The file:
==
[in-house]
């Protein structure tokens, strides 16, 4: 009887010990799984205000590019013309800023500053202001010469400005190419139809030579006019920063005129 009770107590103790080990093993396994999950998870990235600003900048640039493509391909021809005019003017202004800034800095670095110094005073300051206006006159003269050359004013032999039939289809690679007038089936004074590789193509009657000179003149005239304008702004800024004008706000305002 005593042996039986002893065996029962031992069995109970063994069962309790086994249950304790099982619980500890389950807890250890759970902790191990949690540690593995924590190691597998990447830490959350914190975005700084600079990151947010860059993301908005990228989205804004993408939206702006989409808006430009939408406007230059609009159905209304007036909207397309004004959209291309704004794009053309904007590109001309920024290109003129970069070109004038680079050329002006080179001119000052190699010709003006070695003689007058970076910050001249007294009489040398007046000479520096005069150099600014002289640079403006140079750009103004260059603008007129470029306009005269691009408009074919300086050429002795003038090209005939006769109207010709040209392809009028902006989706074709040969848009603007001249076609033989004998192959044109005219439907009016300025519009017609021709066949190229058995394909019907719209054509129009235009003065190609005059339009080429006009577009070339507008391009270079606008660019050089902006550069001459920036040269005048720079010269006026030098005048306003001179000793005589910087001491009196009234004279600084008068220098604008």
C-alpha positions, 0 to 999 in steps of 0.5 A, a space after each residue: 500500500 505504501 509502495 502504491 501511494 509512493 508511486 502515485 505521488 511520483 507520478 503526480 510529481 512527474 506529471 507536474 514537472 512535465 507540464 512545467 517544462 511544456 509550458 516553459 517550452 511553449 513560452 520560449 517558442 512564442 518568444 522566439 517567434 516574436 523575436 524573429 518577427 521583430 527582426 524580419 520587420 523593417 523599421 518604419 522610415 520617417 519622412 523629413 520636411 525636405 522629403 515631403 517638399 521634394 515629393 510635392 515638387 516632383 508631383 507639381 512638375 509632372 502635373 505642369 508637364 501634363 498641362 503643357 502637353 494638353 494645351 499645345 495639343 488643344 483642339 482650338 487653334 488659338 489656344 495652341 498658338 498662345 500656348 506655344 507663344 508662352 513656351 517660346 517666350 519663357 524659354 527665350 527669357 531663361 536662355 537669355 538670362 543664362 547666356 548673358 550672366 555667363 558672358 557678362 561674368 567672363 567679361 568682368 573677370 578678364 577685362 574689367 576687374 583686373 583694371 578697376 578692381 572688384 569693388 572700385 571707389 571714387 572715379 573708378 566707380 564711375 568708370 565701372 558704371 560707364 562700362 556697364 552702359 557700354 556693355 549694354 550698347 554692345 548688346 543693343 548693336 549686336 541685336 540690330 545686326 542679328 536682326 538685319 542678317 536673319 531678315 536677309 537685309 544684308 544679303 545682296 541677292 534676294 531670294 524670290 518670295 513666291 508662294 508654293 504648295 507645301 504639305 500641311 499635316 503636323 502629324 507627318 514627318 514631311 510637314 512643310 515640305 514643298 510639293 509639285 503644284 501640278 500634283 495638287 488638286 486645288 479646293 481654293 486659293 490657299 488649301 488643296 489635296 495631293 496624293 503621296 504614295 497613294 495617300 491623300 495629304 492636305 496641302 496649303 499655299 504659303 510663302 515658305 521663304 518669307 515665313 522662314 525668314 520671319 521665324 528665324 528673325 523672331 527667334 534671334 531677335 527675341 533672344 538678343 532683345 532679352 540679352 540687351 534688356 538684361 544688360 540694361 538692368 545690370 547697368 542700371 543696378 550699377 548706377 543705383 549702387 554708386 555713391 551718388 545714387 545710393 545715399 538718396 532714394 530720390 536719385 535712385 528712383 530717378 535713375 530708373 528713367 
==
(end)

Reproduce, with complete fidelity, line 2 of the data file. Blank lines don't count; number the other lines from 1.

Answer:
């Protein structure tokens, strides 16, 4: 009887010990799984205000590019013309800023500053202001010469400005190419139809030579006019920063005129 009770107590103790080990093993396994999950998870990235600003900048640039493509391909021809005019003017202004800034800095670095110094005073300051206006006159003269050359004013032999039939289809690679007038089936004074590789193509009657000179003149005239304008702004800024004008706000305002 005593042996039986002893065996029962031992069995109970063994069962309790086994249950304790099982619980500890389950807890250890759970902790191990949690540690593995924590190691597998990447830490959350914190975005700084600079990151947010860059993301908005990228989205804004993408939206702006989409808006430009939408406007230059609009159905209304007036909207397309004004959209291309704004794009053309904007590109001309920024290109003129970069070109004038680079050329002006080179001119000052190699010709003006070695003689007058970076910050001249007294009489040398007046000479520096005069150099600014002289640079403006140079750009103004260059603008007129470029306009005269691009408009074919300086050429002795003038090209005939006769109207010709040209392809009028902006989706074709040969848009603007001249076609033989004998192959044109005219439907009016300025519009017609021709066949190229058995394909019907719209054509129009235009003065190609005059339009080429006009577009070339507008391009270079606008660019050089902006550069001459920036040269005048720079010269006026030098005048306003001179000793005589910087001491009196009234004279600084008068220098604008």